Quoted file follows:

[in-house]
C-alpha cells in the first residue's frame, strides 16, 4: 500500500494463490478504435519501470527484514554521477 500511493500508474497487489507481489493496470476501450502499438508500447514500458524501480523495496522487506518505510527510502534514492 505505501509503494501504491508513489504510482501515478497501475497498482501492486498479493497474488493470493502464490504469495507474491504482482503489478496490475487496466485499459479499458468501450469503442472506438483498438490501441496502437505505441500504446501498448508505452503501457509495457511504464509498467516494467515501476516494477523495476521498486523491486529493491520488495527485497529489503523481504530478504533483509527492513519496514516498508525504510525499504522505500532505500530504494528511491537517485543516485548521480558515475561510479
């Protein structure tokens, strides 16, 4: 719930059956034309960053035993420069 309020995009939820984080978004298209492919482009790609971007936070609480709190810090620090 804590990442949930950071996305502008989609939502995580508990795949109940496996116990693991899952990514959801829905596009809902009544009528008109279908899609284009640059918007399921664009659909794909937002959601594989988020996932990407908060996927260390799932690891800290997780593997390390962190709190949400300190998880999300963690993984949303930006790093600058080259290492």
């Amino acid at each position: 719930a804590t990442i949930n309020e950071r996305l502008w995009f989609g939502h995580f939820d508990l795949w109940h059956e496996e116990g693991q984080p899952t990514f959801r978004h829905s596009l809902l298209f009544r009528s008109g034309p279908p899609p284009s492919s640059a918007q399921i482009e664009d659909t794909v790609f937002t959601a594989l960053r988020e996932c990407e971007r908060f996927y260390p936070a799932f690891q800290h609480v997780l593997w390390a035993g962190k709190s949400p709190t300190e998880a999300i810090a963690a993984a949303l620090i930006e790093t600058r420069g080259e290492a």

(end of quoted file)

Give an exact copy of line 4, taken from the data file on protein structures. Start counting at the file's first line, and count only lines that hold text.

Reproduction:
């Amino acid at each position: 719930a804590t990442i949930n309020e950071r996305l502008w995009f989609g939502h995580f939820d508990l795949w109940h059956e496996e116990g693991q984080p899952t990514f959801r978004h829905s596009l809902l298209f009544r009528s008109g034309p279908p899609p284009s492919s640059a918007q399921i482009e664009d659909t794909v790609f937002t959601a594989l960053r988020e996932c990407e971007r908060f996927y260390p936070a799932f690891q800290h609480v997780l593997w390390a035993g962190k709190s949400p709190t300190e998880a999300i810090a963690a993984a949303l620090i930006e790093t600058r420069g080259e290492a």